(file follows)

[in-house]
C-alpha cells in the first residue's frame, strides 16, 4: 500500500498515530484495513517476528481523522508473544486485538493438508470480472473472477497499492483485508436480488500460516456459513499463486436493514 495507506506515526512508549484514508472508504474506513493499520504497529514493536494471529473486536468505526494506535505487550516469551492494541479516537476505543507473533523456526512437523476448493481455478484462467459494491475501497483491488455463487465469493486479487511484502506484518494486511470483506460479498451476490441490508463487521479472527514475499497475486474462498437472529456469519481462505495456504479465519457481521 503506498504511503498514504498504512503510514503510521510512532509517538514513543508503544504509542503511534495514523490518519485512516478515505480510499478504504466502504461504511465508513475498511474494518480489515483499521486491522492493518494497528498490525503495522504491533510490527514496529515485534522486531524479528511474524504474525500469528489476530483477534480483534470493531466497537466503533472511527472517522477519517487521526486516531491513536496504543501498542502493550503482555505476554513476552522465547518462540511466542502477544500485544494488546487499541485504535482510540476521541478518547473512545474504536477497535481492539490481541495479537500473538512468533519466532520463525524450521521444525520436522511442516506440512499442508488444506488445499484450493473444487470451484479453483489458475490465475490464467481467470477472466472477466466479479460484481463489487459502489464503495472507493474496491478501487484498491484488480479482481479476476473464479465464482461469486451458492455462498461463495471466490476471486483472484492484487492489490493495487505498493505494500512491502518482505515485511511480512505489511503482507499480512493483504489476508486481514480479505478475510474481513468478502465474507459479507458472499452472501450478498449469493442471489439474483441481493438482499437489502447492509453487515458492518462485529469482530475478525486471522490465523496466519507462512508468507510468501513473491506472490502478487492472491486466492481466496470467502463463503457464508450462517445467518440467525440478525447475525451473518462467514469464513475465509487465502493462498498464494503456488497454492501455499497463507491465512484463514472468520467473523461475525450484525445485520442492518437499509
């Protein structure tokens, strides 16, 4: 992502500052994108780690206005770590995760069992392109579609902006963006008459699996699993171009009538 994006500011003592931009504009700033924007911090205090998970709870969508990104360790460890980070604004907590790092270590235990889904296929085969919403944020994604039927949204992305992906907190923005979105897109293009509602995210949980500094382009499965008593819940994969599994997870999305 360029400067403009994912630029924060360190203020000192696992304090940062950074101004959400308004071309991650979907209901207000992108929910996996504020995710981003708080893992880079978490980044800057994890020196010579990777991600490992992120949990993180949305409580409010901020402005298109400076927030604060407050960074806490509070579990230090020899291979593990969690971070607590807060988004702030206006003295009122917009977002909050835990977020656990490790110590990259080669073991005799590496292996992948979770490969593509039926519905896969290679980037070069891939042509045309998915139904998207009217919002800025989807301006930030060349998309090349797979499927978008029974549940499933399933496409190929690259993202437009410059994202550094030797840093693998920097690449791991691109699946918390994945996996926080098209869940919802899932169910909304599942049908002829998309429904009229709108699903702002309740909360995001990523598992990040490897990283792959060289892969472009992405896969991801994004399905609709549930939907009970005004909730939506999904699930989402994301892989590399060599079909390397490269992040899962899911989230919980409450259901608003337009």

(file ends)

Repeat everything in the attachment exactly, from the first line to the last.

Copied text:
[in-house]
C-alpha cells in the first residue's frame, strides 16, 4: 500500500498515530484495513517476528481523522508473544486485538493438508470480472473472477497499492483485508436480488500460516456459513499463486436493514 495507506506515526512508549484514508472508504474506513493499520504497529514493536494471529473486536468505526494506535505487550516469551492494541479516537476505543507473533523456526512437523476448493481455478484462467459494491475501497483491488455463487465469493486479487511484502506484518494486511470483506460479498451476490441490508463487521479472527514475499497475486474462498437472529456469519481462505495456504479465519457481521 503506498504511503498514504498504512503510514503510521510512532509517538514513543508503544504509542503511534495514523490518519485512516478515505480510499478504504466502504461504511465508513475498511474494518480489515483499521486491522492493518494497528498490525503495522504491533510490527514496529515485534522486531524479528511474524504474525500469528489476530483477534480483534470493531466497537466503533472511527472517522477519517487521526486516531491513536496504543501498542502493550503482555505476554513476552522465547518462540511466542502477544500485544494488546487499541485504535482510540476521541478518547473512545474504536477497535481492539490481541495479537500473538512468533519466532520463525524450521521444525520436522511442516506440512499442508488444506488445499484450493473444487470451484479453483489458475490465475490464467481467470477472466472477466466479479460484481463489487459502489464503495472507493474496491478501487484498491484488480479482481479476476473464479465464482461469486451458492455462498461463495471466490476471486483472484492484487492489490493495487505498493505494500512491502518482505515485511511480512505489511503482507499480512493483504489476508486481514480479505478475510474481513468478502465474507459479507458472499452472501450478498449469493442471489439474483441481493438482499437489502447492509453487515458492518462485529469482530475478525486471522490465523496466519507462512508468507510468501513473491506472490502478487492472491486466492481466496470467502463463503457464508450462517445467518440467525440478525447475525451473518462467514469464513475465509487465502493462498498464494503456488497454492501455499497463507491465512484463514472468520467473523461475525450484525445485520442492518437499509
């Protein structure tokens, strides 16, 4: 992502500052994108780690206005770590995760069992392109579609902006963006008459699996699993171009009538 994006500011003592931009504009700033924007911090205090998970709870969508990104360790460890980070604004907590790092270590235990889904296929085969919403944020994604039927949204992305992906907190923005979105897109293009509602995210949980500094382009499965008593819940994969599994997870999305 360029400067403009994912630029924060360190203020000192696992304090940062950074101004959400308004071309991650979907209901207000992108929910996996504020995710981003708080893992880079978490980044800057994890020196010579990777991600490992992120949990993180949305409580409010901020402005298109400076927030604060407050960074806490509070579990230090020899291979593990969690971070607590807060988004702030206006003295009122917009977002909050835990977020656990490790110590990259080669073991005799590496292996992948979770490969593509039926519905896969290679980037070069891939042509045309998915139904998207009217919002800025989807301006930030060349998309090349797979499927978008029974549940499933399933496409190929690259993202437009410059994202550094030797840093693998920097690449791991691109699946918390994945996996926080098209869940919802899932169910909304599942049908002829998309429904009229709108699903702002309740909360995001990523598992990040490897990283792959060289892969472009992405896969991801994004399905609709549930939907009970005004909730939506999904699930989402994301892989590399060599079909390397490269992040899962899911989230919980409450259901608003337009």